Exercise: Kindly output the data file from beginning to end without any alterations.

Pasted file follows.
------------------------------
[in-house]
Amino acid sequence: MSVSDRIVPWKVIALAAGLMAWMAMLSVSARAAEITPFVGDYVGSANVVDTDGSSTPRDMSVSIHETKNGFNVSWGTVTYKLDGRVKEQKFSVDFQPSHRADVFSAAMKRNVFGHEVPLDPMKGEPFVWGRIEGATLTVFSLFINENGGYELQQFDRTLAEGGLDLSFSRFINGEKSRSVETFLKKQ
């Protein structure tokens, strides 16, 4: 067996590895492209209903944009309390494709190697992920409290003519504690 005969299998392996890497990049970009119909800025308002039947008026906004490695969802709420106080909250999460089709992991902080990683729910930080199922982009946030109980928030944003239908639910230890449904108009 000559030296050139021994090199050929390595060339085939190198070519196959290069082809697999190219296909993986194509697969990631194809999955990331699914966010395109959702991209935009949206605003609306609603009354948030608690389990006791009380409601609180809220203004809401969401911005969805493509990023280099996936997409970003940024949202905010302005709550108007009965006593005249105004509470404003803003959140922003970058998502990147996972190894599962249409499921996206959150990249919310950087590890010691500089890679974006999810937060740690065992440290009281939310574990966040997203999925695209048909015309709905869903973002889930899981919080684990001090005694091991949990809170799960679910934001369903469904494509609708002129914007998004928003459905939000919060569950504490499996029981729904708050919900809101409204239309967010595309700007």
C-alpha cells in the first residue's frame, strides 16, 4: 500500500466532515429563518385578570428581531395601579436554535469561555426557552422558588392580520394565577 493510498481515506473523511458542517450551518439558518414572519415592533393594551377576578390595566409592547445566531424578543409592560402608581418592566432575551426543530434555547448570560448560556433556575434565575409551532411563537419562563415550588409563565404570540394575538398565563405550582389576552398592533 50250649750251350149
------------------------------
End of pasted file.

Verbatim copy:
[in-house]
Amino acid sequence: MSVSDRIVPWKVIALAAGLMAWMAMLSVSARAAEITPFVGDYVGSANVVDTDGSSTPRDMSVSIHETKNGFNVSWGTVTYKLDGRVKEQKFSVDFQPSHRADVFSAAMKRNVFGHEVPLDPMKGEPFVWGRIEGATLTVFSLFINENGGYELQQFDRTLAEGGLDLSFSRFINGEKSRSVETFLKKQ
């Protein structure tokens, strides 16, 4: 067996590895492209209903944009309390494709190697992920409290003519504690 005969299998392996890497990049970009119909800025308002039947008026906004490695969802709420106080909250999460089709992991902080990683729910930080199922982009946030109980928030944003239908639910230890449904108009 000559030296050139021994090199050929390595060339085939190198070519196959290069082809697999190219296909993986194509697969990631194809999955990331699914966010395109959702991209935009949206605003609306609603009354948030608690389990006791009380409601609180809220203004809401969401911005969805493509990023280099996936997409970003940024949202905010302005709550108007009965006593005249105004509470404003803003959140922003970058998502990147996972190894599962249409499921996206959150990249919310950087590890010691500089890679974006999810937060740690065992440290009281939310574990966040997203999925695209048909015309709905869903973002889930899981919080684990001090005694091991949990809170799960679910934001369903469904494509609708002129914007998004928003459905939000919060569950504490499996029981729904708050919900809101409204239309967010595309700007």
C-alpha cells in the first residue's frame, strides 16, 4: 500500500466532515429563518385578570428581531395601579436554535469561555426557552422558588392580520394565577 493510498481515506473523511458542517450551518439558518414572519415592533393594551377576578390595566409592547445566531424578543409592560402608581418592566432575551426543530434555547448570560448560556433556575434565575409551532411563537419562563415550588409563565404570540394575538398565563405550582389576552398592533 50250649750251350149